Wednesday, July 07, 2004

The Difficulty of Figuring Out Who’s Really on the Top in Wrestling and Religion or Mort Saul Among the Prophets

In my village atheist phase, I’m concerned by the influence of religion on politics because bigotry and irrationalism are catching. Religion is a very mixed bag, however; and though all faiths are obviously false if construed as systems of propositions, religious values are certainly not all malevolent or anti-democratic. The very notion of the separation of church and state originated on the church side of the line, for example. Indeed, it could be argued that the worst thing about the current confluence of politics and religion is the bad effect that politics is having on religion.

If slavery is the Punic curse of American history, imperial patronage plays the same role in history of every church. Preachers sometimes claim that Christianity triumphed because of the many miracles wrought by the saints and apostles; but, from a real politik point of view, the only miracle that mattered was the miracle of the Milvian Bridge in which Constantine saw a cross in the sky, won a battle, and became emperor. In one respect, of course, that cross was a good sign for the faithful since Christianity needed the coercive power of the state to become a universal religion, but it was a bad sign also since the empire provided its services at a high price. To this day, for example, the monarchical mummery, obsessive secrecy, and authoritarianism of the Catholic church derive from the imperial model; and it is these political characteristics much more than the doctrines of the faith that make abuse and corruption inevitable.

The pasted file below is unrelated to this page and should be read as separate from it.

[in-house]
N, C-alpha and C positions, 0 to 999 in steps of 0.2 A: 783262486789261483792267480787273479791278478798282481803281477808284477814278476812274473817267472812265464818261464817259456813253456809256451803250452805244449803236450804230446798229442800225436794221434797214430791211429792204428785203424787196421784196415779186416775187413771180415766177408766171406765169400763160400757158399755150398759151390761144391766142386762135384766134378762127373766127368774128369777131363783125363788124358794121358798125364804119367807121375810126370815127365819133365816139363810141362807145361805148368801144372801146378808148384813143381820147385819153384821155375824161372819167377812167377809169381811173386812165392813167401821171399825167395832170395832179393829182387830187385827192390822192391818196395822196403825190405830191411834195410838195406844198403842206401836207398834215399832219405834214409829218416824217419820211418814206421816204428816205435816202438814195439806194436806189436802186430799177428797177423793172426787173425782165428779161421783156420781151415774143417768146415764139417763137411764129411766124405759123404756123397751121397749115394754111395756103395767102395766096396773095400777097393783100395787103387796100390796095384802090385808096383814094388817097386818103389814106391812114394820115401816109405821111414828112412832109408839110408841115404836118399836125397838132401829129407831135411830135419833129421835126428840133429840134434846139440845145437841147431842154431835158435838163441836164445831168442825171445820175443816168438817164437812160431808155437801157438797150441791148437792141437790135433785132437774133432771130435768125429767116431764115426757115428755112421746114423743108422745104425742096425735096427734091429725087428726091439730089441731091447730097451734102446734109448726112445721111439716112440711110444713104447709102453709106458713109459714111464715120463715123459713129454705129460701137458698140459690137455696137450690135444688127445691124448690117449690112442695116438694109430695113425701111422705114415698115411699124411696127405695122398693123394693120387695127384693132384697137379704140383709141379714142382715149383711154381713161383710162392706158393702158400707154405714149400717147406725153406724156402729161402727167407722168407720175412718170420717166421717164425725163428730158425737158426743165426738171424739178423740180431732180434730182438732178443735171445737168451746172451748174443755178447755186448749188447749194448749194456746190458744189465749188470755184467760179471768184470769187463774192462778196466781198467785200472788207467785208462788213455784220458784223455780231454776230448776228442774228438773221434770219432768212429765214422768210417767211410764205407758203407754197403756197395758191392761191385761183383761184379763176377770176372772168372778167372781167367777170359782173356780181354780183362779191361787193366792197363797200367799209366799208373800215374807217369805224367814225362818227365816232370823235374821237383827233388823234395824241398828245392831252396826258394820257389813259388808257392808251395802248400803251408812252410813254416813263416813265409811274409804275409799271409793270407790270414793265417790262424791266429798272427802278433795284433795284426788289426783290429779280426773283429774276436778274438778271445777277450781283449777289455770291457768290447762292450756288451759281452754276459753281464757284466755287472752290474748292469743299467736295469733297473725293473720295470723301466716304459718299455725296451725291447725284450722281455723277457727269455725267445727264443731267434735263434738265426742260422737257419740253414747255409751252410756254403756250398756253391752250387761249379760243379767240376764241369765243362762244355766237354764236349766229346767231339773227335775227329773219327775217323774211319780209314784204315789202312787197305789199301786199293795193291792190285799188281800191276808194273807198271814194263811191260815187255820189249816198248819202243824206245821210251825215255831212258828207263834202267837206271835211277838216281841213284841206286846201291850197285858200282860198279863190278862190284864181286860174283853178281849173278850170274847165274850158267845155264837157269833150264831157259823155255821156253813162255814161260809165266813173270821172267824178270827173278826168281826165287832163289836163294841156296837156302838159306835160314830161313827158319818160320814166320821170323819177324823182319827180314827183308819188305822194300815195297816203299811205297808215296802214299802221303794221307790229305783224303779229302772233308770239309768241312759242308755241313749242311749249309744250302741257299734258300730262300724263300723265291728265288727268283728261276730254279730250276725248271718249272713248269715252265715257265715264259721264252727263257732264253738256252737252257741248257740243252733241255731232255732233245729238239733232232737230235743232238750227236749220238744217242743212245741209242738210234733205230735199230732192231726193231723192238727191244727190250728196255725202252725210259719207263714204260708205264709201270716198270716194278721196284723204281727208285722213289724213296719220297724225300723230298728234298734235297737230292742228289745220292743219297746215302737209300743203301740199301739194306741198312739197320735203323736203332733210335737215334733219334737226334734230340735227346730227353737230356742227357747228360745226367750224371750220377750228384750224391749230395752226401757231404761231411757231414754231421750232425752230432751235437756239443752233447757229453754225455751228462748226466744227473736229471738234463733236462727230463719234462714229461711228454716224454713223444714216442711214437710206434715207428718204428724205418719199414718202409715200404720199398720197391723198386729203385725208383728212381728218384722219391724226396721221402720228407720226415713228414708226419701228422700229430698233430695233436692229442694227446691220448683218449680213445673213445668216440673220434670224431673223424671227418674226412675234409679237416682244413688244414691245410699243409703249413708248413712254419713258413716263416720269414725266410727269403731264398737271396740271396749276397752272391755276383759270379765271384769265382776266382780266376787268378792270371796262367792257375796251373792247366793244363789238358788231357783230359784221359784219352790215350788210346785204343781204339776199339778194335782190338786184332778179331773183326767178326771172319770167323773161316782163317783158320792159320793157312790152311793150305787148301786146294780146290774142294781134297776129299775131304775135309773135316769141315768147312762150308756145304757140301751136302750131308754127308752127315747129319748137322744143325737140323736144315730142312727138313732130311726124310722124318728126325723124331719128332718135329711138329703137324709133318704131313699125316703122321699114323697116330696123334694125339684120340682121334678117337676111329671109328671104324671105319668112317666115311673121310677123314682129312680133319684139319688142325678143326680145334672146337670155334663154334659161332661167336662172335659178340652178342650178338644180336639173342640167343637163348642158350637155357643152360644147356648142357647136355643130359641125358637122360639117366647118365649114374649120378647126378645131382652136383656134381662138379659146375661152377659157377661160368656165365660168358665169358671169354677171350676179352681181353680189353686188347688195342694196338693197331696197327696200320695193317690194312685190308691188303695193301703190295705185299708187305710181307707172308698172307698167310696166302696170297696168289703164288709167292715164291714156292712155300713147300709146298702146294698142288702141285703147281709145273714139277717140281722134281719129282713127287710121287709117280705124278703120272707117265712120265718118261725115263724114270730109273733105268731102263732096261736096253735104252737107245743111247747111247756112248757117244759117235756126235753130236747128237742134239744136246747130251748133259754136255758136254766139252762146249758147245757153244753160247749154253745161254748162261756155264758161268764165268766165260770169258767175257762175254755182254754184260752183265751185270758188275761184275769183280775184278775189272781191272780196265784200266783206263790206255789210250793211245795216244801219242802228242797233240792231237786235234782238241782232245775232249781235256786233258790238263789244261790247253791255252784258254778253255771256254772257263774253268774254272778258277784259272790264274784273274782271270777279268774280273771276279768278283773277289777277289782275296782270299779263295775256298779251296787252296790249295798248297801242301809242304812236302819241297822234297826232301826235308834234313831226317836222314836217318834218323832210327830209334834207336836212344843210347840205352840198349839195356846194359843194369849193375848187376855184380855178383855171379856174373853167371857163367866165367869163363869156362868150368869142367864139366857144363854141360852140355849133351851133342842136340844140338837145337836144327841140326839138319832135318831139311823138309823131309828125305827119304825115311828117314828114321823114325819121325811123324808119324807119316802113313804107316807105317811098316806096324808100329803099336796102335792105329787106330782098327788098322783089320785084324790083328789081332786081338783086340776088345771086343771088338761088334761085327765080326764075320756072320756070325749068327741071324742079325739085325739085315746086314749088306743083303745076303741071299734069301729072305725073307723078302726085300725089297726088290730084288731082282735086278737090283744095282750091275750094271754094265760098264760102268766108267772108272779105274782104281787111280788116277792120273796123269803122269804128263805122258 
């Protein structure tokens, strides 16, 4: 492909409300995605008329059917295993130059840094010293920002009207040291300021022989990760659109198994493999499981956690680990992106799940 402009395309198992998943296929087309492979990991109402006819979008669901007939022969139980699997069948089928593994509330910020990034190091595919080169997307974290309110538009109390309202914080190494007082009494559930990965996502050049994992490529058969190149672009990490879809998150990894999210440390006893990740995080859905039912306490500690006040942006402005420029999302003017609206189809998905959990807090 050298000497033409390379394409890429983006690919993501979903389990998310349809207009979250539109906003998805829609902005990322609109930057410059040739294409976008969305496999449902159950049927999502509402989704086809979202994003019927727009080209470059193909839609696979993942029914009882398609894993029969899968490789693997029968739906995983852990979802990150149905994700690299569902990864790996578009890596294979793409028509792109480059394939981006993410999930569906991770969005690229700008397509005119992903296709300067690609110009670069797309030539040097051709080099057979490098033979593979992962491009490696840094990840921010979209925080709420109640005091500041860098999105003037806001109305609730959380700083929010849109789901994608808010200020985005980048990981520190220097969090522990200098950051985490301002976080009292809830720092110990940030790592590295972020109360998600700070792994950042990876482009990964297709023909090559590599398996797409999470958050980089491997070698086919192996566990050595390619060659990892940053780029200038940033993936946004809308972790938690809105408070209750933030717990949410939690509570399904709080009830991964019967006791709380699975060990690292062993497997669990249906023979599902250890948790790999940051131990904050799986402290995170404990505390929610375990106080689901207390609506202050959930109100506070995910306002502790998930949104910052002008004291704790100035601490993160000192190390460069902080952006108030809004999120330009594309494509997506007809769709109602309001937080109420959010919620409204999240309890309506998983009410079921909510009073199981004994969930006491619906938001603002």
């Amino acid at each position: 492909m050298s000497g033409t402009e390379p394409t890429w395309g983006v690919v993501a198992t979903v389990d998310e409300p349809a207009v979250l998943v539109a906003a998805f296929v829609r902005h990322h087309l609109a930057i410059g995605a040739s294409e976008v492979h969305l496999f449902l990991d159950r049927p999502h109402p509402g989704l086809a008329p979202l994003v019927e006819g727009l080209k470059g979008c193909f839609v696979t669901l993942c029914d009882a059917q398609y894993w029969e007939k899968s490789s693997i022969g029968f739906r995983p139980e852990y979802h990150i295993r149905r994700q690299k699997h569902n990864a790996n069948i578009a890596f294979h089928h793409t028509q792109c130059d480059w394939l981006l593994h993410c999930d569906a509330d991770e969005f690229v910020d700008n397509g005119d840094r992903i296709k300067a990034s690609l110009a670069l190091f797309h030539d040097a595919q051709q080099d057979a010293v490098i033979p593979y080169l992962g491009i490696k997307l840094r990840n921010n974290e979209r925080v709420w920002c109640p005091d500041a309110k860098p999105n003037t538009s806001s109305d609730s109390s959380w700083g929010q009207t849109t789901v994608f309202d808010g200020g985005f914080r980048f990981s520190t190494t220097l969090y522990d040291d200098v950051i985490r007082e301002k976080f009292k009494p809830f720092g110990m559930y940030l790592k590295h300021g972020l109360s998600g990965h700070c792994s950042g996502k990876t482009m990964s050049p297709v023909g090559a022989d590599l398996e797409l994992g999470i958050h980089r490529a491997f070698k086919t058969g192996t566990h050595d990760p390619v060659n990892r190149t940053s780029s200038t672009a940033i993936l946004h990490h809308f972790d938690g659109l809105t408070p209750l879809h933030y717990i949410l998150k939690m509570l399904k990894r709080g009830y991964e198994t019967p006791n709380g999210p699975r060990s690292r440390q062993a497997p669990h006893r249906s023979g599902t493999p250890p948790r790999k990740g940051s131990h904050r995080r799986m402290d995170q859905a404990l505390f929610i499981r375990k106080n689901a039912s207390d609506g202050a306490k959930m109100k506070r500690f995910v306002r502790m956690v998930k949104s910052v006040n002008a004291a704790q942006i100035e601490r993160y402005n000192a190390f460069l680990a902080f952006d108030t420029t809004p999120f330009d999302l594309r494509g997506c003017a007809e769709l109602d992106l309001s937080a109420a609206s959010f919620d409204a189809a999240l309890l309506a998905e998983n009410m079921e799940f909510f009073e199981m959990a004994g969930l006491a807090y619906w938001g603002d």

George Bush isn’t exactly Constantine, but he and his cohorts are offering the modern churches a new version of the imperial bargain. In return for votes and money, churches will get tax breaks, federal funds, and support for some but not all their cultural concerns. Go along with aggressive wars and your leader will endlessly profess his faith. Soft-pedal your opposition to the death penalty and we’ll recriminalize abortion and pester the pornographers. Rome has been making these kind of deals for centuries and will probably go along—it’s only the first moral compromise that keep you awake at night, the ten thousandth is easy—but some of the more traditional Protestant groups, especially the Baptists, are having second thoughts about making their services into pep rallies for the President or acknowledging that the Reverend Moon really is the Messiah.

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